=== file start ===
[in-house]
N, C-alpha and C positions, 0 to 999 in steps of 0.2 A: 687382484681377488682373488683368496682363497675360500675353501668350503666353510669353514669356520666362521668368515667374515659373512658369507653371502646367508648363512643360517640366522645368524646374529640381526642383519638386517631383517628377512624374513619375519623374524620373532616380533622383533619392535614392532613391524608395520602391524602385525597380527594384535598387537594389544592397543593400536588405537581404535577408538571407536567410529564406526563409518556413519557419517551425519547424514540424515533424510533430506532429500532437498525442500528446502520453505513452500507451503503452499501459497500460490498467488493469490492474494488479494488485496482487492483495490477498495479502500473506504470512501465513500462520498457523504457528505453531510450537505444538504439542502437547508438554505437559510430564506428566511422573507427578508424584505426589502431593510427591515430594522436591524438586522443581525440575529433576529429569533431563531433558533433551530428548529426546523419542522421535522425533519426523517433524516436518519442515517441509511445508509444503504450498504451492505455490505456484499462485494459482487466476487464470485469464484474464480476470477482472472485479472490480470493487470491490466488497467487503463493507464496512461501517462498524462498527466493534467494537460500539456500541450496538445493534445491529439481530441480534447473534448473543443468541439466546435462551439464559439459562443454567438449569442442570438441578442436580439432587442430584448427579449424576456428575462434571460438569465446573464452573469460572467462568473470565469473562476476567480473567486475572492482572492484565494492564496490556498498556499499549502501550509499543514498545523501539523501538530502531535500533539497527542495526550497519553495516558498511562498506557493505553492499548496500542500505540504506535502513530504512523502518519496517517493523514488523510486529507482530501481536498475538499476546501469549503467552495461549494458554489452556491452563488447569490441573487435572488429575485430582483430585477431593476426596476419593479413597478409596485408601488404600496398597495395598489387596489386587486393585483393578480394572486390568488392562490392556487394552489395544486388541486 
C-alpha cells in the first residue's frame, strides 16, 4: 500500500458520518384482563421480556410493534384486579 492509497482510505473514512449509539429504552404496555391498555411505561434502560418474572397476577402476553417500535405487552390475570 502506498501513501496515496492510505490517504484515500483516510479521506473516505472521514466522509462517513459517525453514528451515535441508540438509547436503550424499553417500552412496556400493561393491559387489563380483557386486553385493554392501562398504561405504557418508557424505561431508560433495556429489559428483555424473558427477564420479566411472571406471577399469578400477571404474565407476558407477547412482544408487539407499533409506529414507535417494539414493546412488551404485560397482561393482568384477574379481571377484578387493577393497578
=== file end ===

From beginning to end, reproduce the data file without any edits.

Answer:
[in-house]
N, C-alpha and C positions, 0 to 999 in steps of 0.2 A: 687382484681377488682373488683368496682363497675360500675353501668350503666353510669353514669356520666362521668368515667374515659373512658369507653371502646367508648363512643360517640366522645368524646374529640381526642383519638386517631383517628377512624374513619375519623374524620373532616380533622383533619392535614392532613391524608395520602391524602385525597380527594384535598387537594389544592397543593400536588405537581404535577408538571407536567410529564406526563409518556413519557419517551425519547424514540424515533424510533430506532429500532437498525442500528446502520453505513452500507451503503452499501459497500460490498467488493469490492474494488479494488485496482487492483495490477498495479502500473506504470512501465513500462520498457523504457528505453531510450537505444538504439542502437547508438554505437559510430564506428566511422573507427578508424584505426589502431593510427591515430594522436591524438586522443581525440575529433576529429569533431563531433558533433551530428548529426546523419542522421535522425533519426523517433524516436518519442515517441509511445508509444503504450498504451492505455490505456484499462485494459482487466476487464470485469464484474464480476470477482472472485479472490480470493487470491490466488497467487503463493507464496512461501517462498524462498527466493534467494537460500539456500541450496538445493534445491529439481530441480534447473534448473543443468541439466546435462551439464559439459562443454567438449569442442570438441578442436580439432587442430584448427579449424576456428575462434571460438569465446573464452573469460572467462568473470565469473562476476567480473567486475572492482572492484565494492564496490556498498556499499549502501550509499543514498545523501539523501538530502531535500533539497527542495526550497519553495516558498511562498506557493505553492499548496500542500505540504506535502513530504512523502518519496517517493523514488523510486529507482530501481536498475538499476546501469549503467552495461549494458554489452556491452563488447569490441573487435572488429575485430582483430585477431593476426596476419593479413597478409596485408601488404600496398597495395598489387596489386587486393585483393578480394572486390568488392562490392556487394552489395544486388541486 
C-alpha cells in the first residue's frame, strides 16, 4: 500500500458520518384482563421480556410493534384486579 492509497482510505473514512449509539429504552404496555391498555411505561434502560418474572397476577402476553417500535405487552390475570 502506498501513501496515496492510505490517504484515500483516510479521506473516505472521514466522509462517513459517525453514528451515535441508540438509547436503550424499553417500552412496556400493561393491559387489563380483557386486553385493554392501562398504561405504557418508557424505561431508560433495556429489559428483555424473558427477564420479566411472571406471577399469578400477571404474565407476558407477547412482544408487539407499533409506529414507535417494539414493546412488551404485560397482561393482568384477574379481571377484578387493577393497578